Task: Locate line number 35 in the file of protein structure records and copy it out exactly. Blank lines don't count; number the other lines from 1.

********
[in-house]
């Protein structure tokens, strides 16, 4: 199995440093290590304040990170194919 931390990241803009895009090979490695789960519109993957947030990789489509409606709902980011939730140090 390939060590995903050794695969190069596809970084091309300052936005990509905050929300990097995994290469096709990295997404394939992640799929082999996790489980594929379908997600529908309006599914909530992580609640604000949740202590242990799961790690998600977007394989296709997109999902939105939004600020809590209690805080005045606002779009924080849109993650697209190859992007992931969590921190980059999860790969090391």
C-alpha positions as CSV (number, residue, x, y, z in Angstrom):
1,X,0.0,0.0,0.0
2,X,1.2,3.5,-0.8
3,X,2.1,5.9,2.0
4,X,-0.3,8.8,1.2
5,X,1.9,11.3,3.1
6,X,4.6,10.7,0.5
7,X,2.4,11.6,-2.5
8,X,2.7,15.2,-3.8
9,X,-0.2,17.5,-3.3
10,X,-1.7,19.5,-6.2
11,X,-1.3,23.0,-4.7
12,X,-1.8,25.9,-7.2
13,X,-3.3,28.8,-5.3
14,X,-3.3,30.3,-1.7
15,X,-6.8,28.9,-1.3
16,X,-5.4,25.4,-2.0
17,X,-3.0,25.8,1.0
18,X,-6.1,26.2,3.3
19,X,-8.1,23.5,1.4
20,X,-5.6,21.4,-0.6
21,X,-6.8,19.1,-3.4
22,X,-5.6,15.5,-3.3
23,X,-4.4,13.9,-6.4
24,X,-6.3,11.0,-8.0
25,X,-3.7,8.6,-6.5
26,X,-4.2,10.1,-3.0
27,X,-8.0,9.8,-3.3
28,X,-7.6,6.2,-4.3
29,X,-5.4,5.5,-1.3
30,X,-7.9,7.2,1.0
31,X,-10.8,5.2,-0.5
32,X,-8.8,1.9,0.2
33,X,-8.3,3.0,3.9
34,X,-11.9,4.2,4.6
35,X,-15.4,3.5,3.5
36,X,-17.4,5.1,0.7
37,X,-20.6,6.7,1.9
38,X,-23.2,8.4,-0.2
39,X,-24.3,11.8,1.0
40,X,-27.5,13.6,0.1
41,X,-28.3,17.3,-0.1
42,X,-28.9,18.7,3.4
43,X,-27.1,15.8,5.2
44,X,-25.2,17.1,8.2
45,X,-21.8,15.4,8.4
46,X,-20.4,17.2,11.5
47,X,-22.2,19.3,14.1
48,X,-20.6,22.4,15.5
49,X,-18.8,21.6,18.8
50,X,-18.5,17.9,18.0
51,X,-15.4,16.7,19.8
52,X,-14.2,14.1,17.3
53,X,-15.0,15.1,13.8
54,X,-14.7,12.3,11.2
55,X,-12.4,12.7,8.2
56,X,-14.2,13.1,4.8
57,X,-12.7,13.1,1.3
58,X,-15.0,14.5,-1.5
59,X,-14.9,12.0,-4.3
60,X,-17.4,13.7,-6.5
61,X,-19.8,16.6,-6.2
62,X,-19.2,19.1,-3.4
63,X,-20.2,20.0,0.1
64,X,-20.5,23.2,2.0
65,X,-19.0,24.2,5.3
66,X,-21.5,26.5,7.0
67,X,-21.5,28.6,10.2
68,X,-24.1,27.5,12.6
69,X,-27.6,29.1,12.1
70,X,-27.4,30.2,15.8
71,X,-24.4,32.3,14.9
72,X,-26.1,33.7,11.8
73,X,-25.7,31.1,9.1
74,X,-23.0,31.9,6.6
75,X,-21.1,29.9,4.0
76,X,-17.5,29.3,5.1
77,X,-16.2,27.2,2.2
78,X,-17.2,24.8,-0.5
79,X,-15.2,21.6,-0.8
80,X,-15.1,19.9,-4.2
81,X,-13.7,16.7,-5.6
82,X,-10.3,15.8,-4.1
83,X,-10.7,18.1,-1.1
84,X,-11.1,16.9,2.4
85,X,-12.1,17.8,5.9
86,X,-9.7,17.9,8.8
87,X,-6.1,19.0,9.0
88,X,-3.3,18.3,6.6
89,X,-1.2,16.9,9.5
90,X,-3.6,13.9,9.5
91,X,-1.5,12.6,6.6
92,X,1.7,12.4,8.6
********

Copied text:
32,X,-8.8,1.9,0.2